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Not a local snake, but a python seen in Canberra - Cluan's photo.

My friend wanted to walk to Gunner’s Quoin this week, but I declined as it starts off on the same route as Mount Direction about which Tyrone Thomas wrote in “100 Walks in Tasmania” that the whole area “is alive with snakes.” 
Instead we went to Kingston again in similar weather to our last walk – that is, there were a few spots of rain and some very dark clouds which completely obscured the beautiful views of sea and mountain which we were promised upon reaching the top of Picket Hill. Still, quite a pleasant walk amid rustic scenery and flanked by flowering dog roses. It wasn’t till we got home that I read the article my son had sent warning about  snake sightings in Kingston as well. 

The walk started well enough

View to the west where the mountains are

View from the top

I have an unholy fear of snakes. It's a bit irrational really as I have in fact seen very few snakes and they kill very few people, far fewer than those who die from  anaphylactic  shock after being stung by bees and the like. Indeed, domestic ladders cause ten times more deaths annually than either sharks or snakes, with drownings - about 5,000 in all over the same ten years of study, topping them all. Of around 3000* people who were bitten by snakes, there were only two deaths. Nevertheless, we have had some warm weather at last and there have been plenty of sightings, both here and on the mainland, such as the snake which visited a Canberra shopping centre recently for spot of Christmas shopping.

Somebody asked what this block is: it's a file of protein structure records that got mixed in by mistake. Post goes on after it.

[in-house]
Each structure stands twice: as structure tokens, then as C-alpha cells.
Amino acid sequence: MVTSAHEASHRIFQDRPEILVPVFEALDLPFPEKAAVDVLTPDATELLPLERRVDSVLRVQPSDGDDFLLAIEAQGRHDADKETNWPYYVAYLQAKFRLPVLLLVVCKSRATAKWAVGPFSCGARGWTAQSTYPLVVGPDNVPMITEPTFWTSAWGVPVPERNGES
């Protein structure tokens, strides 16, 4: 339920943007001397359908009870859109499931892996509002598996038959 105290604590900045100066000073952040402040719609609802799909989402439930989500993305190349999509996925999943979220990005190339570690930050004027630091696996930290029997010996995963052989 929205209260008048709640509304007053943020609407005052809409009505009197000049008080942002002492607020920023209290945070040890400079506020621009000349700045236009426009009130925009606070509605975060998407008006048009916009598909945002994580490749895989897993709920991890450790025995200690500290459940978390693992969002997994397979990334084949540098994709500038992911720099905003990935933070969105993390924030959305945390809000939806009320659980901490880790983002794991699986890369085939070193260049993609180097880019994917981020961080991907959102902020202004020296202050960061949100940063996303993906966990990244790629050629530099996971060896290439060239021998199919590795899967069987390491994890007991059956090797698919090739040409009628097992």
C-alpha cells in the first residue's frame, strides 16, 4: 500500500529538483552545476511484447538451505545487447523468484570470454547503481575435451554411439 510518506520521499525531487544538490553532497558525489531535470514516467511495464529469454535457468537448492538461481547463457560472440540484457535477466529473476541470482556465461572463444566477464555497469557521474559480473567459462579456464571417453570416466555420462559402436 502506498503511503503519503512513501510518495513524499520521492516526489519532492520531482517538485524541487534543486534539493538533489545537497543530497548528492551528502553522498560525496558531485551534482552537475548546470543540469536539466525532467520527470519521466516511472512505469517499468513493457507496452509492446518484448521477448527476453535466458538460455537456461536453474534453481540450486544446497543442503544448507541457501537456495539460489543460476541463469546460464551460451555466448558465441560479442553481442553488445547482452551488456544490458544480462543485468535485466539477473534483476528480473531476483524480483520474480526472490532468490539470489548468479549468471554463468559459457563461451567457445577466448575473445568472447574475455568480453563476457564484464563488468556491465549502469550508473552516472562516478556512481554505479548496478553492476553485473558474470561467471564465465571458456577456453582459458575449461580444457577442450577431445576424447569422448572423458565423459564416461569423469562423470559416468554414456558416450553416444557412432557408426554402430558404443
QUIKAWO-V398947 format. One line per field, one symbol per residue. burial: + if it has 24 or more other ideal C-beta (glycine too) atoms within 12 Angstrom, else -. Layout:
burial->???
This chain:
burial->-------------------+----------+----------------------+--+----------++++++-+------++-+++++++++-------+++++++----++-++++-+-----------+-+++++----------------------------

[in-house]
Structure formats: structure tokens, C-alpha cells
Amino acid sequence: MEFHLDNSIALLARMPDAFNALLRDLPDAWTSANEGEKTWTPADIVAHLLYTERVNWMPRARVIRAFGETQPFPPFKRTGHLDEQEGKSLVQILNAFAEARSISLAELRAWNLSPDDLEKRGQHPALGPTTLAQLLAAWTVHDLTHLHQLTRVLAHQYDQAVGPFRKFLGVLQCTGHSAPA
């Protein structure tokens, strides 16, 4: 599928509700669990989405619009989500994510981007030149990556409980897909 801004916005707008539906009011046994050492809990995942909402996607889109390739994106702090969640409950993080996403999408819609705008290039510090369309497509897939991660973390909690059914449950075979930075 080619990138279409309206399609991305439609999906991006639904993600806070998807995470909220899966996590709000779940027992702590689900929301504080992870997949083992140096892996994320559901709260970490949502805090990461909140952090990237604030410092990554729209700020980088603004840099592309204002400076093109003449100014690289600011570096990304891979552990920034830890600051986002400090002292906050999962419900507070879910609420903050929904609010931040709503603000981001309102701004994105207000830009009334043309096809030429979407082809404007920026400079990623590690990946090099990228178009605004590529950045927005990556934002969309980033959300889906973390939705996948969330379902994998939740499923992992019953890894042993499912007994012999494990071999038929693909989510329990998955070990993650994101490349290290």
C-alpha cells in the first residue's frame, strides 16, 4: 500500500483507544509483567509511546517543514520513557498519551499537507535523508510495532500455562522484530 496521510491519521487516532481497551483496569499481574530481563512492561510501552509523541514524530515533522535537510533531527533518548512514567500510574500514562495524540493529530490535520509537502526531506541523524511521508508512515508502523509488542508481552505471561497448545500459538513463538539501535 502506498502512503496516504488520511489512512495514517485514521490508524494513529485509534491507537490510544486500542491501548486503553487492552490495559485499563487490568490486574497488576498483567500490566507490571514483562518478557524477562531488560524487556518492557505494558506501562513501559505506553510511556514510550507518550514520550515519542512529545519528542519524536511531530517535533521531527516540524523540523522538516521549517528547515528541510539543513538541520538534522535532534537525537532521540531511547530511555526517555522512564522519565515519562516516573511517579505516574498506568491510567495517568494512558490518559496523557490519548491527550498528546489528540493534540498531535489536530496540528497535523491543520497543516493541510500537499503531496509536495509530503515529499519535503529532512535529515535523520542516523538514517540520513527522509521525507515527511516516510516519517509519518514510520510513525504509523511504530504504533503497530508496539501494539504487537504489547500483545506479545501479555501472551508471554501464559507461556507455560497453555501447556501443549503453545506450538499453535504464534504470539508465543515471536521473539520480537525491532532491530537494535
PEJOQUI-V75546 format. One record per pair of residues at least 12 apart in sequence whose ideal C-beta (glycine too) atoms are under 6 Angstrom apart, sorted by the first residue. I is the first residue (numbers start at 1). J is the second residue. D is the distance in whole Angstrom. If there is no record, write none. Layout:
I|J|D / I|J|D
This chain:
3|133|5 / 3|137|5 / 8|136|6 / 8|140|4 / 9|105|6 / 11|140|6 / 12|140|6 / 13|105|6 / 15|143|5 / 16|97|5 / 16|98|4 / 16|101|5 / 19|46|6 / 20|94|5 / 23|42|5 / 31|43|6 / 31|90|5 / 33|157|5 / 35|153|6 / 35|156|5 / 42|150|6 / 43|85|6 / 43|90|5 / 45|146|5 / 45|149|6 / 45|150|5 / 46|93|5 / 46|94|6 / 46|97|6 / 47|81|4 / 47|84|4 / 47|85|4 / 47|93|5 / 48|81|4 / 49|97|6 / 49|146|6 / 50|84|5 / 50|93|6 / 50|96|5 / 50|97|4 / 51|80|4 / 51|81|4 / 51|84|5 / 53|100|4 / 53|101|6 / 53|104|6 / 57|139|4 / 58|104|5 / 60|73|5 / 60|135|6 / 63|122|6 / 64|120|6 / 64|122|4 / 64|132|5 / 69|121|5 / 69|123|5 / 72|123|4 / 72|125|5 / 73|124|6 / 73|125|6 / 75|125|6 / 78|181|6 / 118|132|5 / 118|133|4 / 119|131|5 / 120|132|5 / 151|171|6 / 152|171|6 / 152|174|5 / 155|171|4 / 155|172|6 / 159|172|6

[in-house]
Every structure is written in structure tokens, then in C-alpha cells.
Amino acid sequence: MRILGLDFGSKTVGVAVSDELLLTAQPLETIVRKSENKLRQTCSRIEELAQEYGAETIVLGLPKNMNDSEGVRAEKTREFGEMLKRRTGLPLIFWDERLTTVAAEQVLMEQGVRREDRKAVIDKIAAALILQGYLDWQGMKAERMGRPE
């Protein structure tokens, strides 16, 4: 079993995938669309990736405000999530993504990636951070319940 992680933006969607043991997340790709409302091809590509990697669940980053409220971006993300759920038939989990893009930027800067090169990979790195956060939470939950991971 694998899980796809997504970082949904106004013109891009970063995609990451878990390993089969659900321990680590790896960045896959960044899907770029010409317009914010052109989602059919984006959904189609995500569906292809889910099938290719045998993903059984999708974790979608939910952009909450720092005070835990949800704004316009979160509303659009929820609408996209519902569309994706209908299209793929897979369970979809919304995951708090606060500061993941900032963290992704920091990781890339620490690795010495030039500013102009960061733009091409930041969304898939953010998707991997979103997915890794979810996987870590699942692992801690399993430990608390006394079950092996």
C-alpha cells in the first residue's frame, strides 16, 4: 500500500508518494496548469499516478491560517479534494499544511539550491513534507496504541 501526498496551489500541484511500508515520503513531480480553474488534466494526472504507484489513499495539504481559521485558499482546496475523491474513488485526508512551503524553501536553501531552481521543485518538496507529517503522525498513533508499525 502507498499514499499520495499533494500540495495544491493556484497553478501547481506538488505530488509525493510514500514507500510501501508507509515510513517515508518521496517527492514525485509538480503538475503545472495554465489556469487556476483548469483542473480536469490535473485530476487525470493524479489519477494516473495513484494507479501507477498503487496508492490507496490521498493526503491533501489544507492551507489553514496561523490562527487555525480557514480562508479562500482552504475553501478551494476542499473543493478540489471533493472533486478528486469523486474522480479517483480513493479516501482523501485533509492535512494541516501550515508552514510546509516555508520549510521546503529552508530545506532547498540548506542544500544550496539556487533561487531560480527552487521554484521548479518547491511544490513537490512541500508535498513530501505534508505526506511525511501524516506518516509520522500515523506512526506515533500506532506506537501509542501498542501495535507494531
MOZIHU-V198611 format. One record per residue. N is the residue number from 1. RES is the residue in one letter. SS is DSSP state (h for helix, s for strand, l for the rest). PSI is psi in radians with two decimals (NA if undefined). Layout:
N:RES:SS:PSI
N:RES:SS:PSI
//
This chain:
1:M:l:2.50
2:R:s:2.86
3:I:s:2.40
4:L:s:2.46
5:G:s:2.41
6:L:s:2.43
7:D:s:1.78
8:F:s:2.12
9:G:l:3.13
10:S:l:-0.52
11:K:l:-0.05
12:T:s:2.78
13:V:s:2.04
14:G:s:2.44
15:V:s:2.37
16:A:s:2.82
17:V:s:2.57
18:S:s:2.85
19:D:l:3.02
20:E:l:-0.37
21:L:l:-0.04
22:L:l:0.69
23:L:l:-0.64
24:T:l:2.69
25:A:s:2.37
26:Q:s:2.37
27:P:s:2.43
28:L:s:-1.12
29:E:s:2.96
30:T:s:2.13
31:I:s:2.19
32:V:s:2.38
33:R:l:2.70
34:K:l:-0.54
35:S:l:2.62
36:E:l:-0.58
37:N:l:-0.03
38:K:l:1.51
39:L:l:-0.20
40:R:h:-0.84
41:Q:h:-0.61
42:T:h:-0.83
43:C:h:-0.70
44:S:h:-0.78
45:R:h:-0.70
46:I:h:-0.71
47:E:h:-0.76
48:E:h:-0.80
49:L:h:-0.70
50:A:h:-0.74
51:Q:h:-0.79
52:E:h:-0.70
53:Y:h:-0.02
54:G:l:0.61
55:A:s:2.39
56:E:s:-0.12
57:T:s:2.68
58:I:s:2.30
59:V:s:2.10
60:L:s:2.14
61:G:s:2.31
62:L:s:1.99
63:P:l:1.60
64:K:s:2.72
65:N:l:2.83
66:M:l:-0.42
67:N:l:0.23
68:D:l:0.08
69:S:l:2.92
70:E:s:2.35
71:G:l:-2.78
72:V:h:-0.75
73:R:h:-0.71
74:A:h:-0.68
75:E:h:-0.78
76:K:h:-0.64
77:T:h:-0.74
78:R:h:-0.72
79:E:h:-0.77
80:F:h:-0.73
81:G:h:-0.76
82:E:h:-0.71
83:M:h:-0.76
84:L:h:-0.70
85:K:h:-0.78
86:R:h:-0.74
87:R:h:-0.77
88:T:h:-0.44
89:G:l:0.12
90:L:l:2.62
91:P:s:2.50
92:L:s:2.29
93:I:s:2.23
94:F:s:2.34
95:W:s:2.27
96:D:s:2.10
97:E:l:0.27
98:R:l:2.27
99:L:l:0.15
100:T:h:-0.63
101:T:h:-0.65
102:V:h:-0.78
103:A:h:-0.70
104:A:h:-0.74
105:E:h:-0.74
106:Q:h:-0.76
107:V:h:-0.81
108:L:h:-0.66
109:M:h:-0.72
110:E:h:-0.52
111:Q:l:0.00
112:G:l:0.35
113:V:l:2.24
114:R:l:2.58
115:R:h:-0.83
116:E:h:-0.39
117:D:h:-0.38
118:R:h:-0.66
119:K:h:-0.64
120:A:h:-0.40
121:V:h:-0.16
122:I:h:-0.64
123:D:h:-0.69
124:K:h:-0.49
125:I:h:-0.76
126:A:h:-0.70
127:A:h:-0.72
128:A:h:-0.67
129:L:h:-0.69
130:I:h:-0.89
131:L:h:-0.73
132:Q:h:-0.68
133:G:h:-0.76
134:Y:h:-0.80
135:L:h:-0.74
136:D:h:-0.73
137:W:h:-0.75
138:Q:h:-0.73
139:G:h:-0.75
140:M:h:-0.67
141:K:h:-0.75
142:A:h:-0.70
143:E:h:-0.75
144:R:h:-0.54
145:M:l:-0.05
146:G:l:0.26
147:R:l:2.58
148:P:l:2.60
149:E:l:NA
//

This is more the sort of country I associate with snakes

All Tasmanian snakes are deadly but that said, they usually do their best to stay out of the way, though there is always the chance of disturbing one while leaping over rocks and logs or scrunching through leaf litter or long grass. This why you should always wear fully enclosed shoes and long pants when you go bushwalking, even if you would much rather be wearing shorts and thongs (flipflops to UK readers). All snakes in Australia are protected, so you should never try to kill one either, unless it’s say, in your kitchen, in which case you may have a reasonable defence. Mostly you should just wait until it goes of its own accord as the following clip suggests. Many of the recorded snakebites occurred while people were trying to kill them or pick them up.


 Among the reasons people now rarely die of snakebite, is that we know much more about how their venom works and because there are much more effective treatments. In the first place you must keep the patient absolutely still since the venom moves through the lymph system before hitting the blood stream (and not all bites result in envenoming) and to prevent this happening, you should bind a compression bandage firmly but not too tightly about 10cms above and below the bite. Don’t wash it either and don’t try to extract the poison by any means, which was the old course of action. If the bite is on a limb, bandage right up it to the groin or armpit and then get help. It is no longer necessary to identify the snake as the new antivenom covers all contingencies – this is the other reason why people rarely die. I am indebted to my ex -sister in law, a nursing professional for this bit of information. Link to the full article here.
Ironically, over half the snake bites recorded in Australia occurred in urban areas and aound homes and not while bushwalking, which should be somewhat reassuring but isn’t. I mean, what if you are in the other half? If you do meet one in your garden or shed, leave it alone and call a snake catcher. Your local council or Parks and Wildlife Service will know where they are.

* These figures seem excessive (as do the ones for drownings) as you seldom hear about snakebites, yet I have checked several sources and they all quote the same numbers. Australian Geographic puts it closer to 100 a year of actual snake bites as opposed to 1,548  suspected bites. In either case only around 2 per year prove fatal. Note also what this article says about using CPR in the event of collapse.